Informatics is a Team Sport

By Michael Pfeffer, MD, FACP   

What most attracted me to the profession of medicine was the people aspect—helping patients achieve health, working with smart colleagues on complex, medical issues, and being part of multidisciplinary care teams. As an undergraduate in chemical engineering, I spent years learning process design and how to interface this with technology, often as part of a team. Informatics became the catalyst for me to bring together my love of medicine, process design, and technology with the goal of using health IT to improve the lives of our patients. And the best part—informatics is a team sport!

I had the opportunity to get involved in informatics when the health system I worked for as a Hospitalist, made the decision to implement an enterprise-wide electronic health record that would span all aspects of care and operations—inpatient, ambulatory, scheduling, revenue cycle, etc. I joined an incredible team of passionate people determined to successfully implement what would turn out to be one of the largest transformations ever to occur at my health system. I had the opportunity to grow as an informaticist during this project and then afterwards to ultimately become the Chief Information Officer.

All throughout this journey, I worked as a member of many different teams both within IT and with the business, and I learned an incredible amount from my teammates and teams in general. I always keep these key principles I learned in mind when working with teams in informatics:

  • Team diversity is critical to get the best ideas on the table to achieve the best results.
  • Listen more than talk—ask questions, as those who don’t always speak up can have the best ideas.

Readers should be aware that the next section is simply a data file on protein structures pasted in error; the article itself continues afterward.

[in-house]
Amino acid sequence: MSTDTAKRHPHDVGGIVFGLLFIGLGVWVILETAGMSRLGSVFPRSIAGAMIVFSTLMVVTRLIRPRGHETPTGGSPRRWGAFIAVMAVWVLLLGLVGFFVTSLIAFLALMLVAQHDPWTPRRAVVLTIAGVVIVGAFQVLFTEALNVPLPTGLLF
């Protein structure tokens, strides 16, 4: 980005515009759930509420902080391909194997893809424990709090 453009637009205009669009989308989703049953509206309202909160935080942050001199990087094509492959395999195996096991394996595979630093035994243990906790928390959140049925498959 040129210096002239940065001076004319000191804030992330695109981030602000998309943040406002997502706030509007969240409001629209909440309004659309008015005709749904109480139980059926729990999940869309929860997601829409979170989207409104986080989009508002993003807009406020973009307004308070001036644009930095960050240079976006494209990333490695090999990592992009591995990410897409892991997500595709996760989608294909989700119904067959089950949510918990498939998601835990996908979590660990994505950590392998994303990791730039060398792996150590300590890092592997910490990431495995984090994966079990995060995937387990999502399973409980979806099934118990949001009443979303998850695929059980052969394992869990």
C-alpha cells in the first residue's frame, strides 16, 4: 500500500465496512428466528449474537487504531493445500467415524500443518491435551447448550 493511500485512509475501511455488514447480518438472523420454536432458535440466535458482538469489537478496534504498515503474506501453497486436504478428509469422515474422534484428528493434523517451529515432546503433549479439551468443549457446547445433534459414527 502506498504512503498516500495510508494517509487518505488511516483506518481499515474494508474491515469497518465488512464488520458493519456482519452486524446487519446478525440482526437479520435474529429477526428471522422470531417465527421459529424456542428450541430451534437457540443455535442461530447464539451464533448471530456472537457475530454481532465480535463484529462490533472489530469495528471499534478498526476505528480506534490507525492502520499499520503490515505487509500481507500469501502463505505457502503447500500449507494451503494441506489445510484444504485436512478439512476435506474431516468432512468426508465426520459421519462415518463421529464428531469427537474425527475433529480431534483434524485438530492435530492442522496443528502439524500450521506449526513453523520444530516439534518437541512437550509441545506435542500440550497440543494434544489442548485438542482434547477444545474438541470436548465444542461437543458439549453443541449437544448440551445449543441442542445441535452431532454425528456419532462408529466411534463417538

• Relationships are key—have fun, care deeply about your teammates, and always work on improving team dynamics. These principles help me drive towards the culture I think is necessary for a dynamic health IT organization.

As the CIO, I have the honor to serve as the conductor of a highly-skilled “informatics orchestra,” capable of innovating with and delivering health IT to improve the lives of our patients. Each member of this IT orchestra contributes their unique knowledge and experiences to the team, and only through this level of teamwork and collaboration can we be successful in the highly complex field of health informatics. I look forward to leading and supporting teams that will continue to tackle the challenges of healthcare, such that we can achieve significant advances in the usability, safety, quality, and efficiency of health IT.

About the Contributor

Michael Pfeffer, MD, FACP serves as the Assistant Vice Chancellor and Chief Information Officer for UCLA Health Sciences, which is comprised of the UCLA Hospital System, the UCLA Faculty Practice Group, and the David Geffen School of Medicine. Michael is responsible for the development and operations of the information and telecommunication systems, including CareConnect, UCLA Health’s enterprise-wide electronic health record (EHR), the health IT strategic plan, and the implementation of transformative and innovative technologies while focusing on value. UCLA Health’s unprecedented initial EHR “Big Bang” go-live in March 2013 was the largest of its time.

Michael served as the lead physician for this project encompassing over 26,000 users, subsequently becoming the first Chief Medical Informatics Officer for UCLA Health before transitioning into the Chief Information Officer position.